India is arguably Facebook’s most important market, with the nation recently edging out the U.S. as the company’s biggest. The number of users there is growing twice as fast as in the U.S. And that doesn’t even count the 200 million people who use the company’s WhatsApp messaging service in India, more than anywhere else on the globe. By the time of India’s 2014 elections, Facebook had for months been working with several campaigns. Modi, who belongs to the nationalist Bharatiya Janata Party, relied heavily on Facebook and WhatsApp to recruit volunteers who in turn spread his message on social media. Since his election, Modi’s Facebook followers have risen to 43 million, almost twice Trump’s count. Within weeks of Modi’s election, Zuckerberg and Chief Operating Officer Sheryl Sandberg both visited the nation as it was rolling out a critical free internet service that the government later curbed. Harbath and her team have also traveled there, offering a series of workshops and sessions that have trained more than 6,000 government officials. Facebook India has confirmed it has started prompting users to provide their Aadhaar details if they want to create a new account. The social media giant was spotted asking Aadhaar details from a user, who then posted a screenshot of it on Reddit. In the screenshot Facebook is seen asking the user his/her first and last name, which should be same as the one on the user’s Aadhaar card.

An initiative by a neighboring government of China reveals the launch its Social Credit System in 2020. The aim? To judge the trustworthiness – or otherwise – of its 1.3 billion residents. On June 14, 2014, the State Council of China published an ominous-sounding document called “Planning Outline for the Construction of a Social Credit System”. In the way of Chinese policy documents, it was a lengthy and rather dry affair, but it contained a radical idea. What if there was a national trust score that rated the kind of citizen you were? A futuristic vision of Big Brother out of control? No, it’s already getting underway in China, where the government is developing the Social Credit System (SCS) to rate the trustworthiness of its 1.3 billion citizens. The Chinese government is pitching the system as a desirable way to measure and enhance “trust” nationwide and to build a culture of “sincerity”. As the policy states, “It will forge a public opinion environment where keeping trust is glorious.

Similarly, today we see CrowdTangle, a 4-year-old tool that publishers use to track how content spreads around the web. CrowdTangle shows users how their content is performing on different platforms. It also shows what competitors and others in the industry are doing. CrowdTangle recently announced a partnership with Reddit which offers 50 state lists with subreddits to follow. It also tracks what Silverman calls ‘first-party sources’ including police departments and school districts and elected officials and what they’re posting on social media.”So we take what was otherwise a really hard, manual process around tracking various accounts and make it super easy”. A Chrome extension from CrowdTangle lets people see where content is being shared across platforms and by whom, Silverman said. Crowdtangle has helped publishers reach larger and more engaged audiences, but it’s also been accused of contributing to the “eerie sameness” of digital news. CrowdTangle joins Facebook’s existing publisher analytics tools, which include Signal (for discovering which news stories are trending) and Page Insights (which offer analytics tools for pages.) “Thanks to this partnership, our platform is only going to get more powerful”, CrowdTangle’s founders said in a blog post.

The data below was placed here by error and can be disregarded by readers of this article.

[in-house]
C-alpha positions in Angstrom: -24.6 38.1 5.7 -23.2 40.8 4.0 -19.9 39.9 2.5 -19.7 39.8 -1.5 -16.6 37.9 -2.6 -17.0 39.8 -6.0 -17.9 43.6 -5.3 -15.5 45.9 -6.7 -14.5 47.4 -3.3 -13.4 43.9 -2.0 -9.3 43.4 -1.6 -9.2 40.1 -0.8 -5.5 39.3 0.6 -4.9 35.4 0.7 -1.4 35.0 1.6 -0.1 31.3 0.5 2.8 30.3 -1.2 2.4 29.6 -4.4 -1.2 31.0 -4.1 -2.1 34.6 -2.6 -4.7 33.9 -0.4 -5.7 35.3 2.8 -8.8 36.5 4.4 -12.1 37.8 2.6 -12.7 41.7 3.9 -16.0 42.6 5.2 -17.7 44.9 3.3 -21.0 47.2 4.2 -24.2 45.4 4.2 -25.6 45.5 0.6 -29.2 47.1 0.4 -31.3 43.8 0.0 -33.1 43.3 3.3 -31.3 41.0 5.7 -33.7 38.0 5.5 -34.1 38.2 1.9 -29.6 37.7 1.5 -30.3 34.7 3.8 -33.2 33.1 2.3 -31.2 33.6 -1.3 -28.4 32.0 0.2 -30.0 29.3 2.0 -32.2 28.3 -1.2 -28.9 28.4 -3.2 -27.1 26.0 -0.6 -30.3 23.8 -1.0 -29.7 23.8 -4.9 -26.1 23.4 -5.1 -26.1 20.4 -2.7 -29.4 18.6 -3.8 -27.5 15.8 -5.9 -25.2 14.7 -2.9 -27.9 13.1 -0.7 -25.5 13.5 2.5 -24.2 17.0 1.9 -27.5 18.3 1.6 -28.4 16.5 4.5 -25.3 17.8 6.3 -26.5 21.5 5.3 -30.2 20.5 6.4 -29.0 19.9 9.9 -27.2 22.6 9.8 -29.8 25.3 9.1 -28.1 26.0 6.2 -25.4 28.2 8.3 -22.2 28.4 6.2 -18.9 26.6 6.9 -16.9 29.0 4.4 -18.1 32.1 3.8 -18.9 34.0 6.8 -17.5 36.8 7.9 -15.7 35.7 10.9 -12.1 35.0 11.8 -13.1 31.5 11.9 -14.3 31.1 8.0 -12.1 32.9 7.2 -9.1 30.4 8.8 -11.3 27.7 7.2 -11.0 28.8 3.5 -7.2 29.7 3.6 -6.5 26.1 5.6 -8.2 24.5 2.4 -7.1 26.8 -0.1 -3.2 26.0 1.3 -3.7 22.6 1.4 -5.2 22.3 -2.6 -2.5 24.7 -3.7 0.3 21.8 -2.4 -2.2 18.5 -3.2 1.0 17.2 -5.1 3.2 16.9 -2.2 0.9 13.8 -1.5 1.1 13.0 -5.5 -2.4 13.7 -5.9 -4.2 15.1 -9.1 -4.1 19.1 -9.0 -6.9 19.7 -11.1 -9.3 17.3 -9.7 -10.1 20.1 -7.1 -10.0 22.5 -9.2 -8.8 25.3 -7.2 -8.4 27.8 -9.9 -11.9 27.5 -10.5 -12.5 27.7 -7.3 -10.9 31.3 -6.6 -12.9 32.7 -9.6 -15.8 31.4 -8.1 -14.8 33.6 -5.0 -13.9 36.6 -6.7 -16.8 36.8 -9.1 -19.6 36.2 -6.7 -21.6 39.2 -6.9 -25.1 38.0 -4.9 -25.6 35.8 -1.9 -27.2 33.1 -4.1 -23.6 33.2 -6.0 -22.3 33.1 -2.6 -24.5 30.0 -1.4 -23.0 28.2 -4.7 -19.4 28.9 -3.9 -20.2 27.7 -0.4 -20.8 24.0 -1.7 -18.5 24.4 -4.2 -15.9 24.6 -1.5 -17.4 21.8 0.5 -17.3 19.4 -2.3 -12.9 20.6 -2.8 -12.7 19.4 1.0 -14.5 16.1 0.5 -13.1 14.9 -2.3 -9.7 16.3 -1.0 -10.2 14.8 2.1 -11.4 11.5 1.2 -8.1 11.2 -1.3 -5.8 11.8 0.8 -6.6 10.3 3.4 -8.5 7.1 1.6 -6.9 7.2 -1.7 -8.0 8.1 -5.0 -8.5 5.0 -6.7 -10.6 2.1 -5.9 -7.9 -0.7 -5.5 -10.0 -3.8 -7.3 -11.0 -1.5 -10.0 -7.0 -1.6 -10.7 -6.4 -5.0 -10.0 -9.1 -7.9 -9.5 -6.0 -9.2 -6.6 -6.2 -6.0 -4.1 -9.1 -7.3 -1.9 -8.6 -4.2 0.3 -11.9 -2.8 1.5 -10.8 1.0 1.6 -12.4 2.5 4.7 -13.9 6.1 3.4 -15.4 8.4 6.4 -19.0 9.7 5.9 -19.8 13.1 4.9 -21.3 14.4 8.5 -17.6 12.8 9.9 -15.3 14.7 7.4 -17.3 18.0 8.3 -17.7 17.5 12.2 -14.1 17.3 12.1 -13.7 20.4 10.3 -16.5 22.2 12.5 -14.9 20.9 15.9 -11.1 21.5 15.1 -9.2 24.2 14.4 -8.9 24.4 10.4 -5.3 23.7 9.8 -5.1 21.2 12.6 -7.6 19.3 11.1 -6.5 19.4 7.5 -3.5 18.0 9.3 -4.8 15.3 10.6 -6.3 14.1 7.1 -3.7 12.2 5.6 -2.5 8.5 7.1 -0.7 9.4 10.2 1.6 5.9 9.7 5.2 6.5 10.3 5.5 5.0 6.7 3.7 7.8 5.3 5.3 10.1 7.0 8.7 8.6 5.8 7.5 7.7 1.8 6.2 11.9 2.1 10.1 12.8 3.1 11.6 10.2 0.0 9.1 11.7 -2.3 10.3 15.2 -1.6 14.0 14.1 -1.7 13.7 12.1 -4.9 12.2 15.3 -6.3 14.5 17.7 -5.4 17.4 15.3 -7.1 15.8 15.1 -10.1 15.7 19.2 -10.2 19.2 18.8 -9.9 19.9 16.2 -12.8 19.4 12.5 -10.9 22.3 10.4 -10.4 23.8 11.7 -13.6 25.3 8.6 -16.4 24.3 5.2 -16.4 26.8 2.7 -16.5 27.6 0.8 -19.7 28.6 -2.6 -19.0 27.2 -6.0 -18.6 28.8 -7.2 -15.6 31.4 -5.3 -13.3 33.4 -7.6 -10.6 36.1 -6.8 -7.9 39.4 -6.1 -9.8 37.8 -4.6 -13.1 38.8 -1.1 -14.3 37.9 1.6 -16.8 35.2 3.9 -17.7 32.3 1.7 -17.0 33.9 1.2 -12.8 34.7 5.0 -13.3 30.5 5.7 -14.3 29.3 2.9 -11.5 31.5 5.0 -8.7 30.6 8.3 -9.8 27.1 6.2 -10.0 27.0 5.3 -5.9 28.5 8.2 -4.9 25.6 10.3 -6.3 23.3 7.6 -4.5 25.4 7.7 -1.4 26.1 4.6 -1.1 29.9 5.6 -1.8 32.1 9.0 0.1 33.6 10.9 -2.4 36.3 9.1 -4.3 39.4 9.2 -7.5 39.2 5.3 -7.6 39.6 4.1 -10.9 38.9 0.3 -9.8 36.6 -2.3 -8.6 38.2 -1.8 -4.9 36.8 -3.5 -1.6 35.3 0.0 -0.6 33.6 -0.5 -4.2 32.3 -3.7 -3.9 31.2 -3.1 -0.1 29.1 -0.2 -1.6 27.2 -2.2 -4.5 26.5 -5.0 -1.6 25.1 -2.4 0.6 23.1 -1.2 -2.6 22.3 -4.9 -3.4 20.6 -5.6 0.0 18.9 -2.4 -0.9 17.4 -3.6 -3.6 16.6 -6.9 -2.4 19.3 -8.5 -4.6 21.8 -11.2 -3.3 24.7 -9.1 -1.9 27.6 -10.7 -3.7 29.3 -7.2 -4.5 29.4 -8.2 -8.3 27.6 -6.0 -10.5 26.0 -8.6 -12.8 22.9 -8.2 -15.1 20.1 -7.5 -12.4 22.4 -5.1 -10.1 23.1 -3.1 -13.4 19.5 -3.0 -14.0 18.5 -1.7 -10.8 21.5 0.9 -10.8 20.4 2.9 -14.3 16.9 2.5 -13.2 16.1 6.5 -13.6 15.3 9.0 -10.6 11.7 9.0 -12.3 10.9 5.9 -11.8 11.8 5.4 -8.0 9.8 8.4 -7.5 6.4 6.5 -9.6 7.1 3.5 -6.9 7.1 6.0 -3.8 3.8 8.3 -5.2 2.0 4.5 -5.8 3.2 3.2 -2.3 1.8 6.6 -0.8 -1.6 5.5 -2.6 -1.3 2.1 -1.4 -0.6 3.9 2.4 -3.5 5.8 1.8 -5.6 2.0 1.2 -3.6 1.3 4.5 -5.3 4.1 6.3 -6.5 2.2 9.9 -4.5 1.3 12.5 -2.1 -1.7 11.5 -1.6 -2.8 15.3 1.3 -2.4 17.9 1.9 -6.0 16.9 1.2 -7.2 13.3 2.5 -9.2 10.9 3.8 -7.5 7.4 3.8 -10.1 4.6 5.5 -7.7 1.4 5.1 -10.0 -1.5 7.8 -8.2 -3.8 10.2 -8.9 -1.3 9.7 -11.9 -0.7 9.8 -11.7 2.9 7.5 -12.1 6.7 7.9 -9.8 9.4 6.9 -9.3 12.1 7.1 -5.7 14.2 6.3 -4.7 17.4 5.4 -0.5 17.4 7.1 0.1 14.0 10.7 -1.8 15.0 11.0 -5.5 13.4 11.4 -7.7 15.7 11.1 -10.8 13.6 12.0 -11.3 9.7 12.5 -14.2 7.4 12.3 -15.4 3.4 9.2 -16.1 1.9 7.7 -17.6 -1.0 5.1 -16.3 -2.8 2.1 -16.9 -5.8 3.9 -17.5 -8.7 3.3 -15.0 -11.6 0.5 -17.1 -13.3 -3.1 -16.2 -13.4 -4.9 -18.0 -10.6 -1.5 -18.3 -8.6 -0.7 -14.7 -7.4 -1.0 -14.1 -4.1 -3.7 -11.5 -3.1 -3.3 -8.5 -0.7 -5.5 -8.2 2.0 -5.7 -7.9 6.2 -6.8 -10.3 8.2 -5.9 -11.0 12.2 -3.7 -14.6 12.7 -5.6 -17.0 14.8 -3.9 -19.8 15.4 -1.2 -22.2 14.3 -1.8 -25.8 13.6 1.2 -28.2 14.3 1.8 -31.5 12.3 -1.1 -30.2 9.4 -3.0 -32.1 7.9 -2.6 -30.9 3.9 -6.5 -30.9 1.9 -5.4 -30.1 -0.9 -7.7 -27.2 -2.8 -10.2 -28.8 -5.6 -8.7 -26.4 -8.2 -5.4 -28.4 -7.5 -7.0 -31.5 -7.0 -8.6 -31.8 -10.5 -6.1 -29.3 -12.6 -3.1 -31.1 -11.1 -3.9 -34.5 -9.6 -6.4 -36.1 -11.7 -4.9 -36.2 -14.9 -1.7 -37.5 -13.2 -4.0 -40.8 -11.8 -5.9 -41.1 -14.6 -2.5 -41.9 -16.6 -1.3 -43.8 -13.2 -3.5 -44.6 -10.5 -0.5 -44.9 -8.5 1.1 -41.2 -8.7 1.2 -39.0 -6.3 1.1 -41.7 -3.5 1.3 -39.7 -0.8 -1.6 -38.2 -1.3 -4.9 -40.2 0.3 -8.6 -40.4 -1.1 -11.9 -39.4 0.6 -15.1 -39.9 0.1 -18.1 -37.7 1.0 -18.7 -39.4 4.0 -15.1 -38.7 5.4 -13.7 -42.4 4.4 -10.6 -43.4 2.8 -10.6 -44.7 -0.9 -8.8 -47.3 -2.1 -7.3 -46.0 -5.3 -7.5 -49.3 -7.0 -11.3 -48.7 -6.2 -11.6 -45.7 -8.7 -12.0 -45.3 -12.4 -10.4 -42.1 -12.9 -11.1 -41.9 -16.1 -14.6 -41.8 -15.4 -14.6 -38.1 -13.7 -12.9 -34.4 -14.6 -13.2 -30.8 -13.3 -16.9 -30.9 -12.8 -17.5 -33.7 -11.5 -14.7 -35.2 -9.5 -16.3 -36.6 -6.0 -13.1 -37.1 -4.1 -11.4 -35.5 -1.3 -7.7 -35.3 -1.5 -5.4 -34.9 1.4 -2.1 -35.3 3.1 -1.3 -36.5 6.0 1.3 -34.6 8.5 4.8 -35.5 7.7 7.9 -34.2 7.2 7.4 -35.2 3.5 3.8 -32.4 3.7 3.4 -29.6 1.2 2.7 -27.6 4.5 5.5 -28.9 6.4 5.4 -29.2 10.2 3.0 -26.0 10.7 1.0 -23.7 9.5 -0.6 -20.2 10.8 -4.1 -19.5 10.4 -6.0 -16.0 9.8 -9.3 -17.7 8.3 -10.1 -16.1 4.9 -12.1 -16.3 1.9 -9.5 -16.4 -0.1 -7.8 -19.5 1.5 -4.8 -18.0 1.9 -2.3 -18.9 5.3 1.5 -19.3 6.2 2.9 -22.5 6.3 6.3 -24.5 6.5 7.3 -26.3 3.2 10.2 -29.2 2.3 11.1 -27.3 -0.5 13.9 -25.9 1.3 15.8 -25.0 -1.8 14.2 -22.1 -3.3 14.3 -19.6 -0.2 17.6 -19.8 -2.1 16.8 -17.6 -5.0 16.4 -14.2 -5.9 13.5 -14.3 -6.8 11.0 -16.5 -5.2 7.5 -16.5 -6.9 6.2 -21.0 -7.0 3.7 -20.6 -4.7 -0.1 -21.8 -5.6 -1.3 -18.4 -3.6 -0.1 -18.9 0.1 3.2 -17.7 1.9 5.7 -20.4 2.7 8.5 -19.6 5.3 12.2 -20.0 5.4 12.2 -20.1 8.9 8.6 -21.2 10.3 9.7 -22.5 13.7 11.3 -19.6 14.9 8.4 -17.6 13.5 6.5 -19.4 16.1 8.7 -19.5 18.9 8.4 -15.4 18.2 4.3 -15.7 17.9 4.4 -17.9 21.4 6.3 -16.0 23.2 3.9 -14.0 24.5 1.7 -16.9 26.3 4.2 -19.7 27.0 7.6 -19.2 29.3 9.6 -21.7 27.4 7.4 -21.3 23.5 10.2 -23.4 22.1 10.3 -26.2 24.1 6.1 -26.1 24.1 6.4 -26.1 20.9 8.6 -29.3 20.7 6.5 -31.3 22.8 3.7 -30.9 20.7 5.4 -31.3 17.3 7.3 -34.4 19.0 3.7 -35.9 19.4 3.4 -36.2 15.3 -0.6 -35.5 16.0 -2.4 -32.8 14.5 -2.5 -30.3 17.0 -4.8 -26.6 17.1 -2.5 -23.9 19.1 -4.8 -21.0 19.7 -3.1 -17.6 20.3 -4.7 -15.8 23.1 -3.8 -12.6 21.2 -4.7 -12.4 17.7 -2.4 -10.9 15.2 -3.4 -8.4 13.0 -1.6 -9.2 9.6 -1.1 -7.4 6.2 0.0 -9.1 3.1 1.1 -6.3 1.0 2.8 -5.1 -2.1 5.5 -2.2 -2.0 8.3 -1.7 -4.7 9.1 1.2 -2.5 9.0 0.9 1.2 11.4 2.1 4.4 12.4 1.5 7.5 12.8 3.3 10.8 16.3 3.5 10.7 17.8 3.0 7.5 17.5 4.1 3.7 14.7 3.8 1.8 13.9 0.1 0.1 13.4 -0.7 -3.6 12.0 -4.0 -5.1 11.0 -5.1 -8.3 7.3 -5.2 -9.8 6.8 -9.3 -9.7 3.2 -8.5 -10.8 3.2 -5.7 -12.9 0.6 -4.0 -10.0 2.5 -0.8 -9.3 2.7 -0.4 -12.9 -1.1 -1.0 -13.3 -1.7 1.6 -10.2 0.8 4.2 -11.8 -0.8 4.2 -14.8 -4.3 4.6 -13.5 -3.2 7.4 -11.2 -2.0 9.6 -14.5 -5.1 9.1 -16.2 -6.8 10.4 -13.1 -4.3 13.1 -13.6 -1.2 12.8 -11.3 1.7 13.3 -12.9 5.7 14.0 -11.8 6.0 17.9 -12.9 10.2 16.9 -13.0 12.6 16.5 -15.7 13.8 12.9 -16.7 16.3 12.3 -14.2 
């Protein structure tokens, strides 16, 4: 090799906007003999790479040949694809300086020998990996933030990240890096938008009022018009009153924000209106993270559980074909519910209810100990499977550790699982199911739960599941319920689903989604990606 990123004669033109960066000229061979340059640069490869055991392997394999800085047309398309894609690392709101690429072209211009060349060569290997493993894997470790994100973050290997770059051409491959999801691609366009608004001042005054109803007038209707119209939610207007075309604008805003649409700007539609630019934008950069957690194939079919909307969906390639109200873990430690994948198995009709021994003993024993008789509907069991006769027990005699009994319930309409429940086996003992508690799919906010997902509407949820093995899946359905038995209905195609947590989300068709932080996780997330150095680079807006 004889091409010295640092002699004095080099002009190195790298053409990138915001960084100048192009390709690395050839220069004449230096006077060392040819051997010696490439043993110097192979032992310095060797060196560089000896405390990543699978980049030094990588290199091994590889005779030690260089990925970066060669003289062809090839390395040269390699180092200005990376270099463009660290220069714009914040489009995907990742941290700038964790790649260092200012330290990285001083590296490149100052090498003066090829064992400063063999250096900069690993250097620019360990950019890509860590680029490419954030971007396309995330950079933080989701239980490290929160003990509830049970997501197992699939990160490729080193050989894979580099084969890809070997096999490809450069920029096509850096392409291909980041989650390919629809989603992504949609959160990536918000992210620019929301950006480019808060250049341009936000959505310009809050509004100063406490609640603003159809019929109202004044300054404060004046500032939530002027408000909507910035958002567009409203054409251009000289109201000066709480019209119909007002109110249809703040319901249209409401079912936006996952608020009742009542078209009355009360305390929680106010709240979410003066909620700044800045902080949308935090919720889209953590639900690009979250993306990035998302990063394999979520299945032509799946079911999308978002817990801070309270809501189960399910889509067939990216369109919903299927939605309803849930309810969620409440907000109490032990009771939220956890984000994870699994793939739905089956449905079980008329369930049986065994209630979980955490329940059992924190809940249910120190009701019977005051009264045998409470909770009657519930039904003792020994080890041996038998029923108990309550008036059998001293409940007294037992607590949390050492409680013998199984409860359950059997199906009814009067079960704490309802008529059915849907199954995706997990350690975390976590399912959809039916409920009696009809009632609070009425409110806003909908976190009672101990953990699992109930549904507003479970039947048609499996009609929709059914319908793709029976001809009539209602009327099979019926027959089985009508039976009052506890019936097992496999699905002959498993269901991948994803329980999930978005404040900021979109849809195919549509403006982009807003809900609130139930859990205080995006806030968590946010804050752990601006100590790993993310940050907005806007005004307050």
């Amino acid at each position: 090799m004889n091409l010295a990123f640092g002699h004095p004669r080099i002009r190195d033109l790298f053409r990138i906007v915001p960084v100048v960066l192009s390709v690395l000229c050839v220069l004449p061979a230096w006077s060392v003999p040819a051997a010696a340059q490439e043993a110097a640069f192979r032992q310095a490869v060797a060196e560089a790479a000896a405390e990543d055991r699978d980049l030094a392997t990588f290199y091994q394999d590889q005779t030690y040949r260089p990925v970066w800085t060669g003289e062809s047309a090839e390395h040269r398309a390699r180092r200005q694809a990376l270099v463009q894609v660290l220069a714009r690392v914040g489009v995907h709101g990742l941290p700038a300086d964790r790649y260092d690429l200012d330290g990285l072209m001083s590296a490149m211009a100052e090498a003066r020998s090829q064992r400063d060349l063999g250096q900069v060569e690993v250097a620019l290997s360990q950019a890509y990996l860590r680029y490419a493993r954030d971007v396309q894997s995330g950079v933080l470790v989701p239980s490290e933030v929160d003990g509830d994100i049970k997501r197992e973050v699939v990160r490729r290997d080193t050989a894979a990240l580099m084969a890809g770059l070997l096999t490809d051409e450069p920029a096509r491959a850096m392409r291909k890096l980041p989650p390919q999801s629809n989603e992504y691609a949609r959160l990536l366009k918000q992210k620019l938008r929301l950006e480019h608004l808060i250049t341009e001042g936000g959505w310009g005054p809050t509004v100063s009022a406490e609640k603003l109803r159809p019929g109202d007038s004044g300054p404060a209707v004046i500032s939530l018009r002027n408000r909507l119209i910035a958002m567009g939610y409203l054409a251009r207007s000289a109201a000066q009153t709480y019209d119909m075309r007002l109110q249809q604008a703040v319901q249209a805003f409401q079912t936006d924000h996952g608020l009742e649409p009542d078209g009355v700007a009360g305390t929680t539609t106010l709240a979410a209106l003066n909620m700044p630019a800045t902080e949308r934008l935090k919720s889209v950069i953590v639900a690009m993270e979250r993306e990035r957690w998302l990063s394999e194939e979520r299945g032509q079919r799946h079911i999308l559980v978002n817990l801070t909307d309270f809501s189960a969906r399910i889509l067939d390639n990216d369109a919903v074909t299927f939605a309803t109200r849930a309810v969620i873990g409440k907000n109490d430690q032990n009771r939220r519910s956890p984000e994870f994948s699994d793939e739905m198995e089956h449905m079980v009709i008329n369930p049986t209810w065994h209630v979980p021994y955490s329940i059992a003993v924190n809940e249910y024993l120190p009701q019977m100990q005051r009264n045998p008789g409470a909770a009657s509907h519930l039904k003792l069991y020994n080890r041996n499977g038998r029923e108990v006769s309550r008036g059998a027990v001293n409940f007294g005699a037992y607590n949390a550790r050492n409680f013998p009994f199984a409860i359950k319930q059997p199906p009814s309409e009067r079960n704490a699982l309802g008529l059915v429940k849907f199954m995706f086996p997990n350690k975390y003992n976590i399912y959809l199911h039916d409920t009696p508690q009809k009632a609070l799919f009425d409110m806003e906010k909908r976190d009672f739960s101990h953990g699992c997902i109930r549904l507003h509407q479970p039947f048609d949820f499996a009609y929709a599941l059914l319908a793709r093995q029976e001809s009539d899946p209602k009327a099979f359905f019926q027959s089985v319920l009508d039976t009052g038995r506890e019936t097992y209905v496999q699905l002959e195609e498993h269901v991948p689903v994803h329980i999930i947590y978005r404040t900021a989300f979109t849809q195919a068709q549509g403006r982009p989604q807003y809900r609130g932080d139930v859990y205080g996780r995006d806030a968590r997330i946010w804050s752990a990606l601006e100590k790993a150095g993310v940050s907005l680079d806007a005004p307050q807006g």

Prior to the 2016 US presidential election, Facebook was criticized for meddling too much in the news realm, populating news articles through its Trending Stories sidebar and through the posts and shares of Facebook users. On February 16, Zuckerberg posted a nearly 6,000 word letter to the Facebook community titled “Building Global Community”, in which he encouraged the creation of supportive, safe, informed, civically-engaged and inclusive communities – all through social media. “Our job at Facebook is to help people make the greatest positive impact while mitigating areas where technology and social media can contribute to divisiveness and isolation”, Zuckerberg said. “Facebook is a work in progress, and we are dedicated to learning and improving”. It looks like Facebook will soon emerge as a real news media outlet, but with the twist of social media and user-produced content, rather than content produced by journalists and editors. Facebook is now getting ready to give video producers much more flexibility with their live broadcasts. The company appears to be testing a web-based ‘Live Video Producer’ tool that would allow you to control footage from multiple cameras in one stream. Further FB design offers the ability to add in multiple inputs, as well as choose different formats for displaying the videos, such as a split screen view, dividing into quarters, or a picture in picture mode. Based on the images, we know it should be able to accept at least four inputs. Now Facebook is planning two tiers of video entertainment: scripted shows with episodes lasting 20 to 30 minutes, which it will own; and shorter scripted and unscripted shows with episodes lasting about 5 to 10 minutes, which Facebook will not own, according to the sources.